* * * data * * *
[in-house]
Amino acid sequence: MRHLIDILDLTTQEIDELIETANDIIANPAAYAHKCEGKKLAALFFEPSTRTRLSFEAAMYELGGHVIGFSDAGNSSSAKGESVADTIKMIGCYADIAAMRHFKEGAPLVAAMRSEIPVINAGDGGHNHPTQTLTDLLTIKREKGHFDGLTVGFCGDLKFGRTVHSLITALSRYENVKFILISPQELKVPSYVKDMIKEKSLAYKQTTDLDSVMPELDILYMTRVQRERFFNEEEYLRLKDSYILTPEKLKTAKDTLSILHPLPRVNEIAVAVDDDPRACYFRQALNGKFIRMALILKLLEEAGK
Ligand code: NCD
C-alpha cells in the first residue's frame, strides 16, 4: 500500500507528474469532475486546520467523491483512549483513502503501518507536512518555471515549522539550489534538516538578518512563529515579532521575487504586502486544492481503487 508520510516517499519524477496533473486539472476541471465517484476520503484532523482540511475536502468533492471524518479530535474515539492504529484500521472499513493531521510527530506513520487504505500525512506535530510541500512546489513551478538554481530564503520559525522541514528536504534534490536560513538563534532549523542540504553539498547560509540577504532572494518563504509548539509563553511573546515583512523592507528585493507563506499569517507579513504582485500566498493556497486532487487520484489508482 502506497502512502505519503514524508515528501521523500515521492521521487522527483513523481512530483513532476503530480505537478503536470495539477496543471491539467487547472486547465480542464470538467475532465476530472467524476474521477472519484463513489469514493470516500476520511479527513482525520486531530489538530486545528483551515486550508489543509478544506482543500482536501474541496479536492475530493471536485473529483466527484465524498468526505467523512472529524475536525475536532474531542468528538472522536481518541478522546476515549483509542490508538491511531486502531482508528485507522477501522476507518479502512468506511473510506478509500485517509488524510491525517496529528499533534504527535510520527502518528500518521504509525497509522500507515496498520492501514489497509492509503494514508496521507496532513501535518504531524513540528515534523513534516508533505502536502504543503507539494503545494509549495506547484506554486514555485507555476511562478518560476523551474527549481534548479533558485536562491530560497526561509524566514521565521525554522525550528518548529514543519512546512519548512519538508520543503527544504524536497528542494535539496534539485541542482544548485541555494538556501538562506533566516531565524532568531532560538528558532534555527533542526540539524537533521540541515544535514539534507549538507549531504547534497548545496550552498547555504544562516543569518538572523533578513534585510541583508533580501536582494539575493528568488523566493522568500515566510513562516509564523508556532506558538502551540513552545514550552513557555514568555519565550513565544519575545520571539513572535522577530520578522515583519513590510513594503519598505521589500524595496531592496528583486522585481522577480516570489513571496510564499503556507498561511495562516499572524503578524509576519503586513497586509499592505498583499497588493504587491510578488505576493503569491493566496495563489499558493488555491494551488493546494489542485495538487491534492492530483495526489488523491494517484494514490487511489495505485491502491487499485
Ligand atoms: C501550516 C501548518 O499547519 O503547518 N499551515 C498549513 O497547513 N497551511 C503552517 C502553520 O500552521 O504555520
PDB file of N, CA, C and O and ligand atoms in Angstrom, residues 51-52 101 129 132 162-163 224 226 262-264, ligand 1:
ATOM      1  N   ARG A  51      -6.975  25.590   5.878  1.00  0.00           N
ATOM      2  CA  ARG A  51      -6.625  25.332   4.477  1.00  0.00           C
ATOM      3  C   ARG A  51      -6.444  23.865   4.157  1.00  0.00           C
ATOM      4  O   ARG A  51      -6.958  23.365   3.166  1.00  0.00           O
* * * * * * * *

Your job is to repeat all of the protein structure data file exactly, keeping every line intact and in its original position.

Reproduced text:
[in-house]
Amino acid sequence: MRHLIDILDLTTQEIDELIETANDIIANPAAYAHKCEGKKLAALFFEPSTRTRLSFEAAMYELGGHVIGFSDAGNSSSAKGESVADTIKMIGCYADIAAMRHFKEGAPLVAAMRSEIPVINAGDGGHNHPTQTLTDLLTIKREKGHFDGLTVGFCGDLKFGRTVHSLITALSRYENVKFILISPQELKVPSYVKDMIKEKSLAYKQTTDLDSVMPELDILYMTRVQRERFFNEEEYLRLKDSYILTPEKLKTAKDTLSILHPLPRVNEIAVAVDDDPRACYFRQALNGKFIRMALILKLLEEAGK
Ligand code: NCD
C-alpha cells in the first residue's frame, strides 16, 4: 500500500507528474469532475486546520467523491483512549483513502503501518507536512518555471515549522539550489534538516538578518512563529515579532521575487504586502486544492481503487 508520510516517499519524477496533473486539472476541471465517484476520503484532523482540511475536502468533492471524518479530535474515539492504529484500521472499513493531521510527530506513520487504505500525512506535530510541500512546489513551478538554481530564503520559525522541514528536504534534490536560513538563534532549523542540504553539498547560509540577504532572494518563504509548539509563553511573546515583512523592507528585493507563506499569517507579513504582485500566498493556497486532487487520484489508482 502506497502512502505519503514524508515528501521523500515521492521521487522527483513523481512530483513532476503530480505537478503536470495539477496543471491539467487547472486547465480542464470538467475532465476530472467524476474521477472519484463513489469514493470516500476520511479527513482525520486531530489538530486545528483551515486550508489543509478544506482543500482536501474541496479536492475530493471536485473529483466527484465524498468526505467523512472529524475536525475536532474531542468528538472522536481518541478522546476515549483509542490508538491511531486502531482508528485507522477501522476507518479502512468506511473510506478509500485517509488524510491525517496529528499533534504527535510520527502518528500518521504509525497509522500507515496498520492501514489497509492509503494514508496521507496532513501535518504531524513540528515534523513534516508533505502536502504543503507539494503545494509549495506547484506554486514555485507555476511562478518560476523551474527549481534548479533558485536562491530560497526561509524566514521565521525554522525550528518548529514543519512546512519548512519538508520543503527544504524536497528542494535539496534539485541542482544548485541555494538556501538562506533566516531565524532568531532560538528558532534555527533542526540539524537533521540541515544535514539534507549538507549531504547534497548545496550552498547555504544562516543569518538572523533578513534585510541583508533580501536582494539575493528568488523566493522568500515566510513562516509564523508556532506558538502551540513552545514550552513557555514568555519565550513565544519575545520571539513572535522577530520578522515583519513590510513594503519598505521589500524595496531592496528583486522585481522577480516570489513571496510564499503556507498561511495562516499572524503578524509576519503586513497586509499592505498583499497588493504587491510578488505576493503569491493566496495563489499558493488555491494551488493546494489542485495538487491534492492530483495526489488523491494517484494514490487511489495505485491502491487499485
Ligand atoms: C501550516 C501548518 O499547519 O503547518 N499551515 C498549513 O497547513 N497551511 C503552517 C502553520 O500552521 O504555520
PDB file of N, CA, C and O and ligand atoms in Angstrom, residues 51-52 101 129 132 162-163 224 226 262-264, ligand 1:
ATOM      1  N   ARG A  51      -6.975  25.590   5.878  1.00  0.00           N
ATOM      2  CA  ARG A  51      -6.625  25.332   4.477  1.00  0.00           C
ATOM      3  C   ARG A  51      -6.444  23.865   4.157  1.00  0.00           C
ATOM      4  O   ARG A  51      -6.958  23.365   3.166  1.00  0.00           O